Mira Ptacin

I was in graduate school at Sarah Lawrence when this all happened. SLC is one of the most expensive schools in the country, and I was on student loans, so before I got pregnant (before I had even met Andrew, for that matter), I had chosen to opt out of the health insurance to save a little money. Then I met Andrew. Then we got pregnant. We hadn’t planned on it—I had been taking birth control every single day, and never had missed a pill! When we found out I was pregnant, I had to sign up for Medicaid, because we weren’t married. While we loved our doctor, we hated the clinic we went to. After we found out the baby wasn’t viable outside my womb, it was all downhill. Right after we received the horrible news in the ultrasound, we were escorted over to see a genetic counselor, who would take our family history to see what had gone wrong. Minutes after receiving the terrible news, and minutes before seeing the genetic counselor, we were told that he refused to see us, that he “wasn’t allowed” to see us, because Medicaid only allowed me one doctor visit per day.  We were shaken, tired, terribly confused. We didn’t know if we had done something wrong. We wanted help, and we wanted answers. Finally, after she spotted my husband and me crying in a waiting room, a medical intern stepped in and convinced the genetic counselor to talk to us, rather than eat his lunch. In a room that smelled like mayonnaise and lettuce from his lunch, the genetic counselor proceeded to explain what might have possibly happened that caused our baby to be so sick. (It was purely a genetic fluke; nothing we could’ve done.) During the actual procedure, there was very little privacy at the hospital. We were often uncomfortable and exposed. We shared rooms. They were running late and short-staffed. The whole experience was harsh, painful, shocking, traumatic. And very impersonal. I’m assuming this is not due to the doctors’ and nurses’ and employees’ lack of care, but because the hospital just wasn’t equipped. It didn’t have enough money and or resources. It was exhausted. Everyone was exhausted. Sadly, the majority of people in NYC, not to mention in this country, are not rich and cannot afford good medical care, so this type of treatment happens more often than not. In fact, this goes on every day. That’s pretty pathetic, considering we live in one of the wealthiest industrialized nations.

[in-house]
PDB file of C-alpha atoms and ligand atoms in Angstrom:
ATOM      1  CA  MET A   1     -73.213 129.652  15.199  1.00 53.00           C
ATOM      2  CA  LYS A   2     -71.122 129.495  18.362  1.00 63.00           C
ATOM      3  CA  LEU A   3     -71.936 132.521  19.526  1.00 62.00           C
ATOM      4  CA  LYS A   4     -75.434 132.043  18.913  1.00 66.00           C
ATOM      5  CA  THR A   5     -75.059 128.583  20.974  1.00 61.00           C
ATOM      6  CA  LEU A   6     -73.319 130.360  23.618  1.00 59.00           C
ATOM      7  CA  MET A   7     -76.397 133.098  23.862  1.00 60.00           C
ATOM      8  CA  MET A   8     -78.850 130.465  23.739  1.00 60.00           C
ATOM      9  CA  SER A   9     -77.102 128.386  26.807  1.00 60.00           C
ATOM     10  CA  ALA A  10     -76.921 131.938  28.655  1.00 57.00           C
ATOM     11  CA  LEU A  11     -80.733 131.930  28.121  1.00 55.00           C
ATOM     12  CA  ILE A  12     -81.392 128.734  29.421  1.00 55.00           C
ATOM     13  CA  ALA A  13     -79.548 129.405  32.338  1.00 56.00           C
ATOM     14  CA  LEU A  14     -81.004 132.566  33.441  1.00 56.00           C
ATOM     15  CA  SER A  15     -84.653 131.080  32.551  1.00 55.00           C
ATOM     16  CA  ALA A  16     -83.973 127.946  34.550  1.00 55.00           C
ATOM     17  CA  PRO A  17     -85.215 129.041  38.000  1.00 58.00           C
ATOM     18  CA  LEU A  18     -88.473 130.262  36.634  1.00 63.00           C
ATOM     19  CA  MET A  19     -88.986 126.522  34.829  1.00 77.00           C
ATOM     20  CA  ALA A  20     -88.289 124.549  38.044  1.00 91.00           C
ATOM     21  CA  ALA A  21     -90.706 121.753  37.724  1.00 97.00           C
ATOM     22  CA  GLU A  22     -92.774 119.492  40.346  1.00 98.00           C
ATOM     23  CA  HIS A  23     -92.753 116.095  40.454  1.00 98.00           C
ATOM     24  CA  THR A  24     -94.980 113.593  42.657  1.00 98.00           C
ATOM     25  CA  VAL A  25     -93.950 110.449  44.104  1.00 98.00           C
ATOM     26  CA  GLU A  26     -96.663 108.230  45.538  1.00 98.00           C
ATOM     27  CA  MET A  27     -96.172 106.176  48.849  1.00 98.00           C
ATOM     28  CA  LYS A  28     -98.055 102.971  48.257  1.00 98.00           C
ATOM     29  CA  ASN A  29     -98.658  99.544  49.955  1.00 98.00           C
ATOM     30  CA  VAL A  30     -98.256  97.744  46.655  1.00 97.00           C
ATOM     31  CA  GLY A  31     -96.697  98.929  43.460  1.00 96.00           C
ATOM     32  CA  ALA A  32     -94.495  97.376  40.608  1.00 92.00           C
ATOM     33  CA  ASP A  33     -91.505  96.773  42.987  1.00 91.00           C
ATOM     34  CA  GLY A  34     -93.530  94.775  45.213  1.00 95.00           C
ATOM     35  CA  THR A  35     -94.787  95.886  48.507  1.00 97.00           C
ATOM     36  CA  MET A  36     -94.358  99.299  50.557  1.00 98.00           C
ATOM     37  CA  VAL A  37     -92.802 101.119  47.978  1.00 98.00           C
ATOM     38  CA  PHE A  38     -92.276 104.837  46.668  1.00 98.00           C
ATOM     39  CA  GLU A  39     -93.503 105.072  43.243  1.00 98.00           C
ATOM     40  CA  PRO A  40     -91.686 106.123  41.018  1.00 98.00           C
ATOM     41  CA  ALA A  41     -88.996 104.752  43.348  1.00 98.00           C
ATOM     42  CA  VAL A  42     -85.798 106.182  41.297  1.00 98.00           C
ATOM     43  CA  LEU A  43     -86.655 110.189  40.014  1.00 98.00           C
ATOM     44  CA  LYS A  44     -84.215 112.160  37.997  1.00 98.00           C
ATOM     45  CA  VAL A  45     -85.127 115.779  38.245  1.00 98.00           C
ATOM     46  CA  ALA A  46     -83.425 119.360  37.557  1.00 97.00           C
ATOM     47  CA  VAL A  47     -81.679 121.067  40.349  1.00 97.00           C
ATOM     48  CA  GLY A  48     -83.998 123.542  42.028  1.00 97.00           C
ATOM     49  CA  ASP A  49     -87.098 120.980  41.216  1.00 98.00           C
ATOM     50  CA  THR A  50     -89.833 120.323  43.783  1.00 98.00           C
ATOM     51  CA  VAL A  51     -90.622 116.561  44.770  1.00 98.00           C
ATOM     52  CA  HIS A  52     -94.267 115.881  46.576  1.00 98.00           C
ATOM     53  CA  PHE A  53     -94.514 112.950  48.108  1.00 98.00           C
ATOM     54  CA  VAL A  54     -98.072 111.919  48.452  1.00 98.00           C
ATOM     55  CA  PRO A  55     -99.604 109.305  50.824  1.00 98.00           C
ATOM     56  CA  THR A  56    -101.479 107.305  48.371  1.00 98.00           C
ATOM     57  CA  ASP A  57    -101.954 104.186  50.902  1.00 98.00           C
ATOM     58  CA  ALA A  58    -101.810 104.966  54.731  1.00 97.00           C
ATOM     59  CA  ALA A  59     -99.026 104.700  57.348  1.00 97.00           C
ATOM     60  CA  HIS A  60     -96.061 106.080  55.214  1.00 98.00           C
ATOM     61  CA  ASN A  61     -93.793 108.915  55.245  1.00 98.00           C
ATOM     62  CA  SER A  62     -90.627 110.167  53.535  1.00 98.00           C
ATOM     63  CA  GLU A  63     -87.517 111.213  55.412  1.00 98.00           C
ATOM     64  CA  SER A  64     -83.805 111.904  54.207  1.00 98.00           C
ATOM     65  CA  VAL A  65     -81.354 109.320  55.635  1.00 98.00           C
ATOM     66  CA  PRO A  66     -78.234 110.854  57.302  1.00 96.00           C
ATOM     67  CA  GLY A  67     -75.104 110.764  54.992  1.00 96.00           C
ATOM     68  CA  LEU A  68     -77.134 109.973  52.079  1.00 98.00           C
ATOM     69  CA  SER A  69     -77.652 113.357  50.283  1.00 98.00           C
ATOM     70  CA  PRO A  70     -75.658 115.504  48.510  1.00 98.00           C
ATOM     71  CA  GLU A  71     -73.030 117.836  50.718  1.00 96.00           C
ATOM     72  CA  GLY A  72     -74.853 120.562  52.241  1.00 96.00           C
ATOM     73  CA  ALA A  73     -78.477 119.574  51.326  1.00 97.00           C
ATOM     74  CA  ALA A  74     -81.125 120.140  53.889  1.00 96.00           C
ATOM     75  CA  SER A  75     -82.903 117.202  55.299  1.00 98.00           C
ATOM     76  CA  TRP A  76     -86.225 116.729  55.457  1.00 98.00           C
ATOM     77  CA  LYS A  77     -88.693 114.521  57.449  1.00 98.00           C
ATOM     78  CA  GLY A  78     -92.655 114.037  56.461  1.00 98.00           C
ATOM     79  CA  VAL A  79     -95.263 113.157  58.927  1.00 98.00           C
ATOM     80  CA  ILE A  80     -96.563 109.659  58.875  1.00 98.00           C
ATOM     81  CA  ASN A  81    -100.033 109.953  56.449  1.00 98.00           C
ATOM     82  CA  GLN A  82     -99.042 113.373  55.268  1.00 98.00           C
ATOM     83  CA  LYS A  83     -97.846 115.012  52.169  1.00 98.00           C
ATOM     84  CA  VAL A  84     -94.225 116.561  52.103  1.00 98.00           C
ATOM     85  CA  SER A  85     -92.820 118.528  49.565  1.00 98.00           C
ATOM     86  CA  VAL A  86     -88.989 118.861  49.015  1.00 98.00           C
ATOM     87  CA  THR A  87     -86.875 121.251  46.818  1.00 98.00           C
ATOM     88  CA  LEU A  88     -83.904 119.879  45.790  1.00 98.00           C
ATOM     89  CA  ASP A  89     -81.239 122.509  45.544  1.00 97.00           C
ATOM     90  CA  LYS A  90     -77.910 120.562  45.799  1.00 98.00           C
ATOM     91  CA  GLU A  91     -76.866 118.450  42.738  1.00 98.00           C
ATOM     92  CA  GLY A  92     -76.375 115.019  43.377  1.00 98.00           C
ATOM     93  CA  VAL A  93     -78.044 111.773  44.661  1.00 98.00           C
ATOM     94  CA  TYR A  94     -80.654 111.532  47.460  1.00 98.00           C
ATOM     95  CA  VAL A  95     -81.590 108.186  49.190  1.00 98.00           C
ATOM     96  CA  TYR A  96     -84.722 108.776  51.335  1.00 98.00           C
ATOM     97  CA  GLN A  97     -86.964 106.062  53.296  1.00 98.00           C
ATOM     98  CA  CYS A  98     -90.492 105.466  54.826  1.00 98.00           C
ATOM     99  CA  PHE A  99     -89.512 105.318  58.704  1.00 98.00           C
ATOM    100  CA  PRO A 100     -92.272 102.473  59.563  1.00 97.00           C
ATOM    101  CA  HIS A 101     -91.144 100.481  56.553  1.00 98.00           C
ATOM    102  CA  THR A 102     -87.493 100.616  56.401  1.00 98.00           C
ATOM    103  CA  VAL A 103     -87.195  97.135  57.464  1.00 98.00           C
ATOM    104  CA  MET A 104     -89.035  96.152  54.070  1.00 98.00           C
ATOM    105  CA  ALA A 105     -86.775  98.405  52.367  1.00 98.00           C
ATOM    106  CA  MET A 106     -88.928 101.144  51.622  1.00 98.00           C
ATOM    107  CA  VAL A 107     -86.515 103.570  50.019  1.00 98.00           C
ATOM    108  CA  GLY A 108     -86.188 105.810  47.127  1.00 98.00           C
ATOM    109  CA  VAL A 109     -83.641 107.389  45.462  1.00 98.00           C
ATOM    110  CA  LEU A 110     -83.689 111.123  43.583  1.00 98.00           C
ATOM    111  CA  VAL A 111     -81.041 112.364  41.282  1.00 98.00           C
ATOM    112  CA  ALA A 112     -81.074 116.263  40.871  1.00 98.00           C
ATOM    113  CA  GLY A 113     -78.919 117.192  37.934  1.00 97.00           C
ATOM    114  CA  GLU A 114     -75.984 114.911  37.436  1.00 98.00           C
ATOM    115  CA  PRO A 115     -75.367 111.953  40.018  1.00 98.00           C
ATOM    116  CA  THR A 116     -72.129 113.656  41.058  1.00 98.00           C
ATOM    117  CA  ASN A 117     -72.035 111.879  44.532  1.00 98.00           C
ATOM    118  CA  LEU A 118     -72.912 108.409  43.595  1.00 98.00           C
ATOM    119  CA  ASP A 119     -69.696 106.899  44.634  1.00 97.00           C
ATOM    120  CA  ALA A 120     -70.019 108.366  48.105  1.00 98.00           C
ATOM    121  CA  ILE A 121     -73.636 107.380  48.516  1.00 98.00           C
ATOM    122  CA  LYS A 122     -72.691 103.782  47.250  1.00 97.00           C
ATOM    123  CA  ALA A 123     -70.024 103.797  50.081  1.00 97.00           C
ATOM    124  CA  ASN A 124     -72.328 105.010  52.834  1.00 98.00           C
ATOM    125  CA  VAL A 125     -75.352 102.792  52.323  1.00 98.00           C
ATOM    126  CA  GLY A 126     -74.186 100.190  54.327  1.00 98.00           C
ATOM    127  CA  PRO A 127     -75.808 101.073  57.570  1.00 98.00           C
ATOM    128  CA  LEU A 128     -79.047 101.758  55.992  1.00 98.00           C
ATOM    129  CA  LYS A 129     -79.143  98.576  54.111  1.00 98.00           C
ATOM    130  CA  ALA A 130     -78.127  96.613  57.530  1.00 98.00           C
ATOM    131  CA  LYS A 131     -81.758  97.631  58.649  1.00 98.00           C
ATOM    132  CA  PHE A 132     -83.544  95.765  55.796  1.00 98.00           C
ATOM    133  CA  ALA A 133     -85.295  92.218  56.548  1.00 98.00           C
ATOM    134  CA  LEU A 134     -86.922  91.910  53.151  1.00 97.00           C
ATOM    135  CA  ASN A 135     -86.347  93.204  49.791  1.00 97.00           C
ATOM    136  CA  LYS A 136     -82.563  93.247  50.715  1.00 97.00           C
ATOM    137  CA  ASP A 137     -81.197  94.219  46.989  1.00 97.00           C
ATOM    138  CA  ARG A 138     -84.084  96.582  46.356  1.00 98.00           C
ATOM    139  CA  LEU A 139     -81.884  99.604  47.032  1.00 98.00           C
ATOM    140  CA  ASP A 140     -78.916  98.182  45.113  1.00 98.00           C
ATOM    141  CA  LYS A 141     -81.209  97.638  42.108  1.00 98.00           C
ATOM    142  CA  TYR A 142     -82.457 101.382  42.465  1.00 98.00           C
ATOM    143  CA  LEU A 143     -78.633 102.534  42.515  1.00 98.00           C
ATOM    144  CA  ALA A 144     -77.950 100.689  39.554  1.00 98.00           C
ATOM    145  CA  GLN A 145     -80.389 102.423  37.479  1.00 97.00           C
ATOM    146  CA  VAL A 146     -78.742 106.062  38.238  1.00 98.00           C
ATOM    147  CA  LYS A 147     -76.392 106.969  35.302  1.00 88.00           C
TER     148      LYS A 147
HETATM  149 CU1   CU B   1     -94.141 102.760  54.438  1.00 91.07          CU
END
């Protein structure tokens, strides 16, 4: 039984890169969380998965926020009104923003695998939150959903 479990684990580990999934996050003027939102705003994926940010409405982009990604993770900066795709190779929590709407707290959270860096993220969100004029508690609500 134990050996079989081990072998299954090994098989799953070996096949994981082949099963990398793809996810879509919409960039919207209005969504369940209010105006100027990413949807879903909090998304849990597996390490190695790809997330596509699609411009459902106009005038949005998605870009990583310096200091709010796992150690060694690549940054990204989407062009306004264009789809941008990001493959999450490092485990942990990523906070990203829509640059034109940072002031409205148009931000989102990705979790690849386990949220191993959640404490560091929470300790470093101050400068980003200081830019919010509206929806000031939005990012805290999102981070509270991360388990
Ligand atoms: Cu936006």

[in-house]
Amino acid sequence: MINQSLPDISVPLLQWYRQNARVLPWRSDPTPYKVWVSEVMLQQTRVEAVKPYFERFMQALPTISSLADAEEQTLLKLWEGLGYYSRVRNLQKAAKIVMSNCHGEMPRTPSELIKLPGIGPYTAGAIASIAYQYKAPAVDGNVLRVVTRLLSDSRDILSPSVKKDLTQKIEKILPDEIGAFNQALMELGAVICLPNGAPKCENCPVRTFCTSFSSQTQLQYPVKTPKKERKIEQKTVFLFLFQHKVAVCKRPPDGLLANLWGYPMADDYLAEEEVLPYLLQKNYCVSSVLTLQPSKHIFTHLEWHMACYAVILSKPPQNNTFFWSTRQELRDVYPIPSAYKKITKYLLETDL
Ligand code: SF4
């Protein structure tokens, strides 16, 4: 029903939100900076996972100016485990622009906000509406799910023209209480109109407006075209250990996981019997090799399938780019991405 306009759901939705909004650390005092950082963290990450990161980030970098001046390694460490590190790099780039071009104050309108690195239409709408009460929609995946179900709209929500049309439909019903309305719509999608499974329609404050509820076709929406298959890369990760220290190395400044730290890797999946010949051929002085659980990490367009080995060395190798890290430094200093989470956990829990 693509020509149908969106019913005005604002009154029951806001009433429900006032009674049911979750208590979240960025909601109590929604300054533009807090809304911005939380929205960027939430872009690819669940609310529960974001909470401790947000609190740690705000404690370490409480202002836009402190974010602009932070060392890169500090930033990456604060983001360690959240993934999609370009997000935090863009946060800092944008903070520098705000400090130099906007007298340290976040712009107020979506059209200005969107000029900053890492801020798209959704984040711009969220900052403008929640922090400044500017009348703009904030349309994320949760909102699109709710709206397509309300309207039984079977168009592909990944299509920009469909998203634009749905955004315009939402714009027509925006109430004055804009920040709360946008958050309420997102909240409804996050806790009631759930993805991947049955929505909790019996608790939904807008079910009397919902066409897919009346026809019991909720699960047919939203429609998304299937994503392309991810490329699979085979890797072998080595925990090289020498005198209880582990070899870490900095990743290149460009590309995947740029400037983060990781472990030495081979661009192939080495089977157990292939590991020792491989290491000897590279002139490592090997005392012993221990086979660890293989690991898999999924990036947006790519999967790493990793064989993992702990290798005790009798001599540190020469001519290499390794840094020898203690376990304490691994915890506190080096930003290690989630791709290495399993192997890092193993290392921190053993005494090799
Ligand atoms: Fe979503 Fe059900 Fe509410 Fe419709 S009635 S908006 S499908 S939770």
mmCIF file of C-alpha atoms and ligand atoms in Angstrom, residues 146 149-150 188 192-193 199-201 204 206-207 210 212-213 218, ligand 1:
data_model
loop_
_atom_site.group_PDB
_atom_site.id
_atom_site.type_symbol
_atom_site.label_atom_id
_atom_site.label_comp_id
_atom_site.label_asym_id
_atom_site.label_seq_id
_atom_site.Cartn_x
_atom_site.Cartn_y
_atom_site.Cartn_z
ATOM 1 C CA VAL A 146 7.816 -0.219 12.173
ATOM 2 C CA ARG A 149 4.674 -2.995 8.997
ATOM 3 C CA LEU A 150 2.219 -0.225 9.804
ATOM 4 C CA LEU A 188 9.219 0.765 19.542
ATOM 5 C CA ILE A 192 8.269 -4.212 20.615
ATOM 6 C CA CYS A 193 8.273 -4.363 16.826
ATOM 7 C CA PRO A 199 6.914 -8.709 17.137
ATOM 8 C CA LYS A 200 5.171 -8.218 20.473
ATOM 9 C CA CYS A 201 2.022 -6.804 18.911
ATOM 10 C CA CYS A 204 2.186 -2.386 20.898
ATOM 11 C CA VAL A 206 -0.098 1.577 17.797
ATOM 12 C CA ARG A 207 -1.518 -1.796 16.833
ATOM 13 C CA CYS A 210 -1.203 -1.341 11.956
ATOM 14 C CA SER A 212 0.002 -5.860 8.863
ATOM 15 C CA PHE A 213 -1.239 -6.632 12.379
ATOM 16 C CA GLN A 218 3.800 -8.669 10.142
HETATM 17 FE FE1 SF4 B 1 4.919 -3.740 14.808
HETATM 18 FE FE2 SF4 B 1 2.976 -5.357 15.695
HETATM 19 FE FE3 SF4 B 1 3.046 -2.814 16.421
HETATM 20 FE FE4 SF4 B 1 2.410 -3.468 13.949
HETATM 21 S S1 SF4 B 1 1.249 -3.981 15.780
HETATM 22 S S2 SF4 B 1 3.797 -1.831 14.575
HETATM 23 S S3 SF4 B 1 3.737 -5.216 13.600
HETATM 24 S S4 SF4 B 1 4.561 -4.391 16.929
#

There’s a moment in your essay when you sight a hawk and it sets you off on an absurd set of speculations that become metaphorical for your predicament. Can you talk about how you crafted that scene? How do you balance what happened in real life with crafting it to mean something larger, symbolically speaking, within an essay?
Writers have to be careful with metaphor. Sometimes, it’s best just to be direct, rather than try to find too many metaphors. You want to make sure the reader gets lost in the story, not caught up in the voice of the writer. You don’t want your audience to start pondering the writer’s craft, or questioning your technique. But sometimes, in real life, when something really significant is actually happening, you can’t help but notice all the little signs and the little metaphors surrounding you. Sometimes life just speaks in metaphor, sometimes it doesn’t. That’s why it’s important to always be CONSCIOUS and honest with yourself, and trust your skills as a writer. Being fancy doesn’t always mean you’re being awesome.
 
 

 

 When this scene in Squaw Valley was actually happening in “real time”, things were extremely confusing and difficult for me. Nothing made sense, but the things I did see seemed to just be metaphors, everything seemed to be a sign or metaphor. Or maybe I was just looking for a sign or answer to where to go next and what to do. I was also at a Writer’s Retreat, which was really tricky: I was there for a nonfiction conference, but I didn’t tell anyone what was going on “underneath the surface” in my life. I was sort of being a fictional nonfiction writer. And at the time, I wasn’t writing about what was happening in my life. Looking back at it now, I think that was really crazy of me. But by having such a secret, I was lonely and was looking for signs or symbols for an answer, signs from things other than people. And I think I found many of them on that fortuitous hike.